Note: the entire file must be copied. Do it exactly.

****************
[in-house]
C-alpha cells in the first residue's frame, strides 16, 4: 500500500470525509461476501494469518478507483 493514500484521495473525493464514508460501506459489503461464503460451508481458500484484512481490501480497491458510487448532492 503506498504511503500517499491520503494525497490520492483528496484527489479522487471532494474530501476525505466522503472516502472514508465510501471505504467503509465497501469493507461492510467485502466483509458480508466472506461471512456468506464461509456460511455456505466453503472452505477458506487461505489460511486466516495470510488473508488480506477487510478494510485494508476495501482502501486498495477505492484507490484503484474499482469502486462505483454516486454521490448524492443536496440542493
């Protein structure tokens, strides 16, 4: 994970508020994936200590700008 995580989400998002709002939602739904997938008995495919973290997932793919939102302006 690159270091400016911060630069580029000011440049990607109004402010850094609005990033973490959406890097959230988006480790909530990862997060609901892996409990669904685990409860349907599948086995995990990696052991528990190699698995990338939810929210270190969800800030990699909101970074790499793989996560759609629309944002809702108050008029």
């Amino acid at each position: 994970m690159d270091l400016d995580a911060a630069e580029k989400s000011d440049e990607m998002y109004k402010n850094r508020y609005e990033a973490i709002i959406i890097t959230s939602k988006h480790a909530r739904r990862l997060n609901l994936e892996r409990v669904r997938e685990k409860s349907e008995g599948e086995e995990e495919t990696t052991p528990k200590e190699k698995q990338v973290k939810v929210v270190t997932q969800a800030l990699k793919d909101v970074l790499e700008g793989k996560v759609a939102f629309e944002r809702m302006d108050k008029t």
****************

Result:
[in-house]
C-alpha cells in the first residue's frame, strides 16, 4: 500500500470525509461476501494469518478507483 493514500484521495473525493464514508460501506459489503461464503460451508481458500484484512481490501480497491458510487448532492 503506498504511503500517499491520503494525497490520492483528496484527489479522487471532494474530501476525505466522503472516502472514508465510501471505504467503509465497501469493507461492510467485502466483509458480508466472506461471512456468506464461509456460511455456505466453503472452505477458506487461505489460511486466516495470510488473508488480506477487510478494510485494508476495501482502501486498495477505492484507490484503484474499482469502486462505483454516486454521490448524492443536496440542493
């Protein structure tokens, strides 16, 4: 994970508020994936200590700008 995580989400998002709002939602739904997938008995495919973290997932793919939102302006 690159270091400016911060630069580029000011440049990607109004402010850094609005990033973490959406890097959230988006480790909530990862997060609901892996409990669904685990409860349907599948086995995990990696052991528990190699698995990338939810929210270190969800800030990699909101970074790499793989996560759609629309944002809702108050008029």
């Amino acid at each position: 994970m690159d270091l400016d995580a911060a630069e580029k989400s000011d440049e990607m998002y109004k402010n850094r508020y609005e990033a973490i709002i959406i890097t959230s939602k988006h480790a909530r739904r990862l997060n609901l994936e892996r409990v669904r997938e685990k409860s349907e008995g599948e086995e995990e495919t990696t052991p528990k200590e190699k698995q990338v973290k939810v929210v270190t997932q969800a800030l990699k793919d909101v970074l790499e700008g793989k996560v759609a939102f629309e944002r809702m302006d108050k008029t």